– Fifty-seven (57) percent of respondents increased cost sharing of premiums paid by employees and nearly half of respondents reported that their local governments changed the way health insurance is provided.
– Nineteen (19) percent of those reporting health plan changes shifted employees to a high-deductible plan with a health savings account and 14 percent established a health reimbursement arrangement.
– Disease management programs, on-site clinics, dependent eligibility audits, and regular review and rebidding of health care vendor contracts have achieved significant savings.
– Respondents reported that providing easy access to health services at work sites not only supports employee wellness, but also reduces employee absenteeism and health care costs.
On Nov. 11, Penn IUR hosted a dynamic discussion with leading practitioners and researchers on the complex fiscal issues facing cities, focusing on the legacy issues of the funding of pensions, and looking forward to strategies that support financial sustainability.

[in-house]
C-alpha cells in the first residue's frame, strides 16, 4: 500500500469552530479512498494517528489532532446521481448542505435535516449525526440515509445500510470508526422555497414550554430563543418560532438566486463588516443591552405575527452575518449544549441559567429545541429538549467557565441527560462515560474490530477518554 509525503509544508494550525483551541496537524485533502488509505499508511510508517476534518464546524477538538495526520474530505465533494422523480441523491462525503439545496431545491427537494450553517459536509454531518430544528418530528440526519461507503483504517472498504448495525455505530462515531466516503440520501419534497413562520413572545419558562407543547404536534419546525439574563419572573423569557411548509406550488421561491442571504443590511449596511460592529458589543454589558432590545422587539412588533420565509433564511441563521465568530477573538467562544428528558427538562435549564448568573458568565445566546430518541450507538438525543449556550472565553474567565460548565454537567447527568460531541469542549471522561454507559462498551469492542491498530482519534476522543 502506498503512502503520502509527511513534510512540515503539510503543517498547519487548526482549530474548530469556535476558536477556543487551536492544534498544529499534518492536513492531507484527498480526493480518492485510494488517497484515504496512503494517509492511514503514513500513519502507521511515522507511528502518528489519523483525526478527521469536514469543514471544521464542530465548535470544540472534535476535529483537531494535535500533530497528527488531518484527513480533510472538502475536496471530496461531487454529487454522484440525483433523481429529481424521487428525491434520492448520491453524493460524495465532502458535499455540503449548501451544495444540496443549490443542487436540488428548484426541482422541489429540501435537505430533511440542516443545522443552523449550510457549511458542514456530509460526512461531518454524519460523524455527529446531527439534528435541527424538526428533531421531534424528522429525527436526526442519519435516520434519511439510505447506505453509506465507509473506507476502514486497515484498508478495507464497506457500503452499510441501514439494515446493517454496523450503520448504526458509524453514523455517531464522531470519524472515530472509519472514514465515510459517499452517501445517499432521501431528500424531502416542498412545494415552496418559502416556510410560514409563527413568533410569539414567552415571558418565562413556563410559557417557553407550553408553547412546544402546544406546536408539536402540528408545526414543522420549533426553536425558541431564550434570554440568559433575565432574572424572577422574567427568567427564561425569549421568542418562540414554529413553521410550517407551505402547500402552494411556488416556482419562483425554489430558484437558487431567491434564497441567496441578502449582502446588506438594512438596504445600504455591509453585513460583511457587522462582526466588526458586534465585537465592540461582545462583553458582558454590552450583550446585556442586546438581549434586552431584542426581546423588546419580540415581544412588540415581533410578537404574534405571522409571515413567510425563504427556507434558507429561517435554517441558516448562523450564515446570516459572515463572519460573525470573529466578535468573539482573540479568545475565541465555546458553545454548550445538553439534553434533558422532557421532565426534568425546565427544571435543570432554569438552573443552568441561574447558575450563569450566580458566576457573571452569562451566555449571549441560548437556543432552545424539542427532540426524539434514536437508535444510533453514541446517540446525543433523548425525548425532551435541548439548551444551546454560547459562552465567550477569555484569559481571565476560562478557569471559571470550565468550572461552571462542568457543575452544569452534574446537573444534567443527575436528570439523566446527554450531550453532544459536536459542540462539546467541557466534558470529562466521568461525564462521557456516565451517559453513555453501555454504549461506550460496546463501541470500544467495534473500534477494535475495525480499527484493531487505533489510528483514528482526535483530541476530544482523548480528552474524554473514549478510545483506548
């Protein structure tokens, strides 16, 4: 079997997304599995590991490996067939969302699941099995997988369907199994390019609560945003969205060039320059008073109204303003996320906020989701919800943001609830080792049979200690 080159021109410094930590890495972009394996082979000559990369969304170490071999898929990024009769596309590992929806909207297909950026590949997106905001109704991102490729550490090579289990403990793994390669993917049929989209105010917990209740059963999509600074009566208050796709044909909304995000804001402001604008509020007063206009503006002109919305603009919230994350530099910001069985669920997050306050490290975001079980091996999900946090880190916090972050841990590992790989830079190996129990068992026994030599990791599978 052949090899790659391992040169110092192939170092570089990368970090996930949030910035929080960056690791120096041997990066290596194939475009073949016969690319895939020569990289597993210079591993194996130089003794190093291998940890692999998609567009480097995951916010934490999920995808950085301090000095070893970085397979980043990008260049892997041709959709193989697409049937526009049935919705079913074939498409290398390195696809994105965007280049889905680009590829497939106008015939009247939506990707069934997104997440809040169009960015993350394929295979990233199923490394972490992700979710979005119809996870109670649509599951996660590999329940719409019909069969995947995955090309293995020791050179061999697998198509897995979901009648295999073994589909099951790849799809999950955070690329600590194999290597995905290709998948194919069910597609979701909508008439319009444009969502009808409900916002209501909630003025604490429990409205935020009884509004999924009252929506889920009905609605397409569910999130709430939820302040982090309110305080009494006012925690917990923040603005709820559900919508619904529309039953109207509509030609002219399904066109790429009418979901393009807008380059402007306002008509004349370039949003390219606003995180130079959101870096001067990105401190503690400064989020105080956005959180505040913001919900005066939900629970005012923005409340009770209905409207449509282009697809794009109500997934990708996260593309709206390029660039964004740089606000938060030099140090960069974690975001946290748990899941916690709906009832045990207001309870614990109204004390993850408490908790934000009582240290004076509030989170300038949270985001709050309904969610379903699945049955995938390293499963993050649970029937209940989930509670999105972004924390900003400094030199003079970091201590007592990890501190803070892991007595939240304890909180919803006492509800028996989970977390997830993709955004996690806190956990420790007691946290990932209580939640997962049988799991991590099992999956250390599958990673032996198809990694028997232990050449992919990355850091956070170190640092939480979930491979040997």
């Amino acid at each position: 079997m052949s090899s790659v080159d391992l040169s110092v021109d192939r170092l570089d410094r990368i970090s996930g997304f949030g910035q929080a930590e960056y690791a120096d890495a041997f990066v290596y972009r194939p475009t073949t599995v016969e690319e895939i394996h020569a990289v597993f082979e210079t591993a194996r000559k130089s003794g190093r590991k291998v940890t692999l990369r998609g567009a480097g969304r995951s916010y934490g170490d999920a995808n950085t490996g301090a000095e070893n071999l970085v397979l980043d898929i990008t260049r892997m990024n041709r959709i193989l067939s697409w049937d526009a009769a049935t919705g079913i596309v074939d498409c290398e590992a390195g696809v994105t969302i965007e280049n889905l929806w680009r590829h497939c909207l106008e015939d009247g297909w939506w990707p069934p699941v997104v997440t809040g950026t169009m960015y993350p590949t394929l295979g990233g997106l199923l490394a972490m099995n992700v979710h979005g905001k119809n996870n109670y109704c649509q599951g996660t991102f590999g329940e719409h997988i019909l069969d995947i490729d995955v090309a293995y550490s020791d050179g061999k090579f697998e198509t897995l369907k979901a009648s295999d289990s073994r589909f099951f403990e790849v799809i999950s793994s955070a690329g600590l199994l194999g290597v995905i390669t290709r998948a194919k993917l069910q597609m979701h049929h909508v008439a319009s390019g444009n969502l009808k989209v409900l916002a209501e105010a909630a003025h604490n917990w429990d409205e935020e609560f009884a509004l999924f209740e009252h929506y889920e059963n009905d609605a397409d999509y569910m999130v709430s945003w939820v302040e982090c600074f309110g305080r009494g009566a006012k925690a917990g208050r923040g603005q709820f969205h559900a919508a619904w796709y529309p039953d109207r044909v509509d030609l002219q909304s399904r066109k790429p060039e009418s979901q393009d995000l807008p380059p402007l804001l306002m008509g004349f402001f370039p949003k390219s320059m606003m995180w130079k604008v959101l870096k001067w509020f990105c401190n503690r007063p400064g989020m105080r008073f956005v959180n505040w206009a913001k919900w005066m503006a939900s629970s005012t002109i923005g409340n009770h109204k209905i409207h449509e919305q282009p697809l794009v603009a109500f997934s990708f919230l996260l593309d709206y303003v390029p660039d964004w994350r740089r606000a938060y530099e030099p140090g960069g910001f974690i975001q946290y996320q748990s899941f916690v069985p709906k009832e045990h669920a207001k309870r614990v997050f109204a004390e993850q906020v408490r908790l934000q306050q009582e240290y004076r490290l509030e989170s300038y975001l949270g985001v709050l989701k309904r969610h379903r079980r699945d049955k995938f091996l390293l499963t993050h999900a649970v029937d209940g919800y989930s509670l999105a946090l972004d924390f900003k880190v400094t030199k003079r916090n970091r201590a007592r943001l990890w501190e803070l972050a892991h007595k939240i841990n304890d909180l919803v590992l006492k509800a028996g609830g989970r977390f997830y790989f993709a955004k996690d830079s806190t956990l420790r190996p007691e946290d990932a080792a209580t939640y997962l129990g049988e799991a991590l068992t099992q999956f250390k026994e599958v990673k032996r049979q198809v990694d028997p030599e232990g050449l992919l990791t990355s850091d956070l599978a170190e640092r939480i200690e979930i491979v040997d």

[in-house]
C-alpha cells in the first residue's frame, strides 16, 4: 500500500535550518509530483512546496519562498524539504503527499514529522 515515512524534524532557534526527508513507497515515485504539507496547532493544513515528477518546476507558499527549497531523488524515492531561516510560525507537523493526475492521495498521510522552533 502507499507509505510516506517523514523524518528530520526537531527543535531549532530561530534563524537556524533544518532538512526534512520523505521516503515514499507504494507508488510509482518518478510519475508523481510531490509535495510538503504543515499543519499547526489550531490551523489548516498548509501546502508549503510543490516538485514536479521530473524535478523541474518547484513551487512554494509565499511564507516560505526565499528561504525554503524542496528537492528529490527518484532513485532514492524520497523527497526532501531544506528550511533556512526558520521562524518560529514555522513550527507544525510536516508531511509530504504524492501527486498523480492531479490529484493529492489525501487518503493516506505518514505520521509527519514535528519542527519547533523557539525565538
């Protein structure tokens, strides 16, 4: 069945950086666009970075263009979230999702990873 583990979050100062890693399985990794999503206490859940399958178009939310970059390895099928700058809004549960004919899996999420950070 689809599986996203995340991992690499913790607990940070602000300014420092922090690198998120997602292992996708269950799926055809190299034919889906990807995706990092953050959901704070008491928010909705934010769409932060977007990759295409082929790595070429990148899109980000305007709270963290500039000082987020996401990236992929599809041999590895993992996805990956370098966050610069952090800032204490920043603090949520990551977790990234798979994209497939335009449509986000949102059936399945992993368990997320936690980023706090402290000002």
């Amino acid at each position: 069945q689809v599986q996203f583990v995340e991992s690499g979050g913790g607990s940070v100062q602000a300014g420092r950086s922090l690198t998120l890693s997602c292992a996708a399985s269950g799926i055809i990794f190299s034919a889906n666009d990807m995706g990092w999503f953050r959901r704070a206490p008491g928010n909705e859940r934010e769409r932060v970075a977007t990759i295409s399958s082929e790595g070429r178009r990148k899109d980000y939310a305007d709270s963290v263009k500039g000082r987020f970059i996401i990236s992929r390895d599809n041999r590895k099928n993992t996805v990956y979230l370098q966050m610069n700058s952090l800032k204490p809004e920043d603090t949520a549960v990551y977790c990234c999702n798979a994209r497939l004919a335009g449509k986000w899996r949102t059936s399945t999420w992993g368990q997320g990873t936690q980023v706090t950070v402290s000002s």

Speakers included Robert Inman, Richard King Mellon Professor of Finance, Professor of Business Economics & Public Policy, Professor of Real Estate, The Wharton School, University of Pennsylvania; Mathew McCubbins, Professor of Law and Political Science, Duke Law; Amy Monahan, Julius E. Davis Professor of Law, University of Minnesota Law School; Joshua Rauh, Professor of Finance, Stanford Graduate School of Business and Senior Fellow, Hoover Institution, Stanford University; Richard Ravitch, former Lieutenant Governor of New York; and James Spiotto, Managing Director, Chapman Strategic Advisors LLC; and Marcia Van Wagner, Vice President/Senior Credit Office, States Team, Moody’s Investors Service. Panels will be moderated by Olivia Mitchell, Professor of Business Economics and Public Policy and Executive Director of the Pension Research Council, The Wharton School; and Robin Prunty, Managing Director, Standard & Poor’s Public Finance Ratings. This event was co-sponsored by Next City and made possible with support from Melanie and Lawrence C. Nussdorf. …